Independence in the World

As Scotland’s greatest living polymath Alasdair Gray (Bella’s patron) changes his famous slogan to: ‘work as if you live in the early days of a better world’ we hear from Alyn Smith, MEP.

I was fortunate enough to be invited to debate independence in an international context at the Edinburgh Book Festival this year where I was head to head with Tony Benn, no less. It is rare in politics you get the chance to be a bit thoughtful and I really enjoyed the prospect of an almost philosophical cut and thrust about how the status quo isn’t working for us and how we could do better internationally.

I’m not sure I convinced that esteemed and venerable Labour politician, but I certainly won over a few folk in the audience. He did, to be fair, rather lose the crowd when he made reference to his family connections to Scotland as if that was some sort of logical answer for allowing Westminster to make our decisions for us. I’ve believe that we need to be conscious of the feeling of sadness, rejection even, that some commentators south of the border feel at our growing independence but, while we need to be sensitive, we should assuredly not let their sentiment hold us back from building a country to be proud of. Why anyone on the left would be more interested in preserving Westminster rule than building a progressive ecological social democracy to be proud of is beyond me, but there we are.

The question we were set was “Would an Independent Scotland Lose its International Influence?” To answer that we need to assess where we are now, independently and as part of the UK, and whether that actually works for us.

So what influence do we have now as Scotland? Some, to be sure, people like us. Holywood makes cartoons about our flame haired Highland princesses, we’re known, we exist in the global imagination in a way that many other countries don’t. We’ve signed co-operation agreements with various places on various things: with Malawi on international development, started under the previous administration and continued and strengthened under ours; with the Maldives on climate change, committing ourselves to help a country in pretty dire straits cope with a largely western made problem.

By virtue of our domestic actions we’ve cut a dash internationally, with our world leading climate change legislation, the most ambitious targets in the world. We’re the world’s most science and research intensive nation, go to NASA or CERN and they know exactly where we are on the map. We’re making Scotland a global leader in renewable energy, even this week the European Marine Energy Centre in Orkney signed a co-operation agreement with Incheon Prefecture in South Korea to help them, and indeed learn ourselves, from the development of their marine energy resources.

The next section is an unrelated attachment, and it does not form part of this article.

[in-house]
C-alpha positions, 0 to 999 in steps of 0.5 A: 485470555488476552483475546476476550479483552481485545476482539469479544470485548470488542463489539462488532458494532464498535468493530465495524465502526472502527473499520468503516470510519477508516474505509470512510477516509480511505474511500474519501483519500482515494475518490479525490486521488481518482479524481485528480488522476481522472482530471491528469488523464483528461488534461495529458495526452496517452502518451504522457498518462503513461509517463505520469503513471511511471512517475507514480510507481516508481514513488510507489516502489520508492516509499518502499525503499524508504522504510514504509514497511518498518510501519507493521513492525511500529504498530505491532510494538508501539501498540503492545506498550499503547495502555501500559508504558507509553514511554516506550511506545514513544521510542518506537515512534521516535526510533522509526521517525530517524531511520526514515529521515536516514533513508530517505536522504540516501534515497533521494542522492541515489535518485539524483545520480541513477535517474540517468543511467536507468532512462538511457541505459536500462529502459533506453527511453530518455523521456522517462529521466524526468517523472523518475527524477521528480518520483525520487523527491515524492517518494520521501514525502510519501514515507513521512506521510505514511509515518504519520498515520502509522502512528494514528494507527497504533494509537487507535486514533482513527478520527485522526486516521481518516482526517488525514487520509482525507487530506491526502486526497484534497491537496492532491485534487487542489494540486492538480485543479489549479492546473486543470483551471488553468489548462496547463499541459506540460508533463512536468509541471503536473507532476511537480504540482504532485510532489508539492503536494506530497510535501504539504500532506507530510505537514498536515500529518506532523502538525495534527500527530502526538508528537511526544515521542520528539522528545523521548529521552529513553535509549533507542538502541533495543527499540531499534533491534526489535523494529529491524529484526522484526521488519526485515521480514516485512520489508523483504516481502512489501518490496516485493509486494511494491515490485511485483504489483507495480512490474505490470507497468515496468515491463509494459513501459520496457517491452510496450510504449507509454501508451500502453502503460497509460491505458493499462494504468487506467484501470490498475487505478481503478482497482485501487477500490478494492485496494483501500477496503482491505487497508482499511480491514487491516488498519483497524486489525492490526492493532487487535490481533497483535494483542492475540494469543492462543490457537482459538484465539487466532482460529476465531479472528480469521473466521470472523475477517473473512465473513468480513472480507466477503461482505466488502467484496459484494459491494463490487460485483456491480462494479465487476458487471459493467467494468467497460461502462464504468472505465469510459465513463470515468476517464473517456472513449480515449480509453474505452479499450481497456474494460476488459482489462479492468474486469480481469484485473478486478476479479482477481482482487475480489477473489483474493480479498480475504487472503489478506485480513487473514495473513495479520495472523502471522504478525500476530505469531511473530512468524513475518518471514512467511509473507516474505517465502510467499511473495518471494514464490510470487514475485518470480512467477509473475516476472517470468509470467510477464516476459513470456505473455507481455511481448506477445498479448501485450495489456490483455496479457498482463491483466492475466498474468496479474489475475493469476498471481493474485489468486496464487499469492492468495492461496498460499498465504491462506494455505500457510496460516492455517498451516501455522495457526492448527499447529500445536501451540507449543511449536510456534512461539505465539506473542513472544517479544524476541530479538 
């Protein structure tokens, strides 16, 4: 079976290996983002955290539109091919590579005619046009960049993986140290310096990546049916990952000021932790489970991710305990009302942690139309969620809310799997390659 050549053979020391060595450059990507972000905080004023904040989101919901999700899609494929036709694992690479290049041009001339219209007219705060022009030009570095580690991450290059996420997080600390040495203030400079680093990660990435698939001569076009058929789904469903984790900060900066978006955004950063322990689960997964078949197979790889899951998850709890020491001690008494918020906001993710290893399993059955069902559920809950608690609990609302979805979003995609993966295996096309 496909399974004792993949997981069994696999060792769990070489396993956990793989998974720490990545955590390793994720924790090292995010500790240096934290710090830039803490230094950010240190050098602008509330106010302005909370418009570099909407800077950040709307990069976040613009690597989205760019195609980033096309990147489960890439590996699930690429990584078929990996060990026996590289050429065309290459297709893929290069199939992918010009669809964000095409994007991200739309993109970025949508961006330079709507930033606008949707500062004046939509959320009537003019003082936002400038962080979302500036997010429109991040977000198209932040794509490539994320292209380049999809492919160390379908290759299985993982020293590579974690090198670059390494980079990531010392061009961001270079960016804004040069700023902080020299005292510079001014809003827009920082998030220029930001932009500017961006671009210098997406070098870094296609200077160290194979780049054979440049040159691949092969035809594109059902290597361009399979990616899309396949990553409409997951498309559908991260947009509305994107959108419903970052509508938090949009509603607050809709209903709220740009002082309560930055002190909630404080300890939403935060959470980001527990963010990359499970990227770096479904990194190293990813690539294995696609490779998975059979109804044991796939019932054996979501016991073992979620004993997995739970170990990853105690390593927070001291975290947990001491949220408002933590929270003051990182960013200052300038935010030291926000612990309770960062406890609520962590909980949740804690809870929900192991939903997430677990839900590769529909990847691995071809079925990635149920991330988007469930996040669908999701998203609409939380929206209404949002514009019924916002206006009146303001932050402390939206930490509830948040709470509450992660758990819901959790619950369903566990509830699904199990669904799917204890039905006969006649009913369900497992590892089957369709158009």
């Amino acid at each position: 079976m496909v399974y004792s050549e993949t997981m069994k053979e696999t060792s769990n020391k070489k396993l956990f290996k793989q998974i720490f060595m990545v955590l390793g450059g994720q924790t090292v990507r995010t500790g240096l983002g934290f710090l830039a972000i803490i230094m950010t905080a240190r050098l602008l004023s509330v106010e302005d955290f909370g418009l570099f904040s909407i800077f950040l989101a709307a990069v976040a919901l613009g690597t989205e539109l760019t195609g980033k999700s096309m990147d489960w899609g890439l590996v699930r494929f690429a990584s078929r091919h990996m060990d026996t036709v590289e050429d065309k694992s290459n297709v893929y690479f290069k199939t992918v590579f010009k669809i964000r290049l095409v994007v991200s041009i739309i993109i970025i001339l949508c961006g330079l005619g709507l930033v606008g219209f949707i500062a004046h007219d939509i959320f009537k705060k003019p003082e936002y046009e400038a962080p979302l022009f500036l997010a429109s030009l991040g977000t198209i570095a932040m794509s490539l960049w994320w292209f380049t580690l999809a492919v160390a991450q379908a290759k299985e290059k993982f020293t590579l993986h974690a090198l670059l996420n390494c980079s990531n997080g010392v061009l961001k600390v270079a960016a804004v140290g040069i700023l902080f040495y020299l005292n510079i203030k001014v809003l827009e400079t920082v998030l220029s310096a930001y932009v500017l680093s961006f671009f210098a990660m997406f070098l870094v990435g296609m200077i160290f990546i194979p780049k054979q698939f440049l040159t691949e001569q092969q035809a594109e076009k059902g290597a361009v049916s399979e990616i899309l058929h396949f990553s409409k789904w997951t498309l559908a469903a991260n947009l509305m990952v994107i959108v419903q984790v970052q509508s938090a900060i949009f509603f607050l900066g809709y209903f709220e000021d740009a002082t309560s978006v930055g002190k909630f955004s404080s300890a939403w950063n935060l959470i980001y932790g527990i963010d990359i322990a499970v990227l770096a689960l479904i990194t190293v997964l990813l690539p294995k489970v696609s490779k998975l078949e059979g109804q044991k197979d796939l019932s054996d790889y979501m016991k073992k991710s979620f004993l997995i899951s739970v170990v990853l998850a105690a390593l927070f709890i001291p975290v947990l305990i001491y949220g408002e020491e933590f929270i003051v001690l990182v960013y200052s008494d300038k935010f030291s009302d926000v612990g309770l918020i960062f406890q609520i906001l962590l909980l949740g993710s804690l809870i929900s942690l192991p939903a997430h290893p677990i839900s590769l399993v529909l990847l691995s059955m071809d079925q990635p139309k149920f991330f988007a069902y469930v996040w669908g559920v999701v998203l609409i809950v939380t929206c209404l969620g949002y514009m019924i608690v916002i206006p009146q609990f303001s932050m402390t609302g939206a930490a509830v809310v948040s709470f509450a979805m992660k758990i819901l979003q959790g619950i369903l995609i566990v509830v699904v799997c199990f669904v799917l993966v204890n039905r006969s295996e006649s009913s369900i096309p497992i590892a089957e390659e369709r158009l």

We’ve done some work to promote that internationally. I was, to no great purpose or effect I’ll confess, at the Copenhagen climate change summit back in 2009, our Minister Stewart Stevenson is just back from Rio where we pushed for greater ambition than we’ve seen to date.

But is any of that binding? No. Would it, in the terms of the question, class as ‘clout’? No again.

So, we’re presently part of the UK. What influence do we have as Scotland over UK foreign policy?

Damn all. The UK is a unitary state, at the heart of that apparatus is the Diceyan conception of Parliamentary Sovereignty – flatly offensive to any notion of Democratic intellect or egalitarianism of an active or engaged citizenry, but that’s a whole different discussion! Foreign policy is exercised under the Royal Prerogative and the views of the constituent parts of our disunited kingdom, nor the people within it, are neither sought nor required.

So in both our roles, independent and by virtue of UK membership, any objective assessment of our role on the international stage has to give the same verdict of every school report card I ever had: “Could do better”.

But do we, in our heart of hearts, think that we are distinct enough to need international representation? Yes!

Lets start with the big picture. Hundreds of thousands of people marched through the streets of our cities in protest at the Iraq war, and yet our troops are in harm’s way in two theatres, and I cannot conceive of any circumstances in which an independent Scottish Parliament, of any political complexion, would have consented to their involvement in the way in which they were involved.

The fact that thousands more marched through the streets of England underlines my point, not weakens it. Westminster is a dysfunctional and unrepresentative system which doesn’t serve its own country well, much less mine and we’ve another option.

More domestically, and I use the term advisedly, I see in Brussels a succession of UK Ministers coming over and getting it wrong. I say domestically because as an MEP I’m not dealing in foreign affairs, but domestic policy on a bigger canvass. I’m, as you’ve probably gathered, not a diplomat, I’m a domestic politician representing our interests in a bigger environment. And I see on a weekly basis ministers coming over, making speeches for the benefit of the Daily Mail, trying to out-UKIP UKIP and not realizing the damage they’re doing to British interests, much less Scottish interests.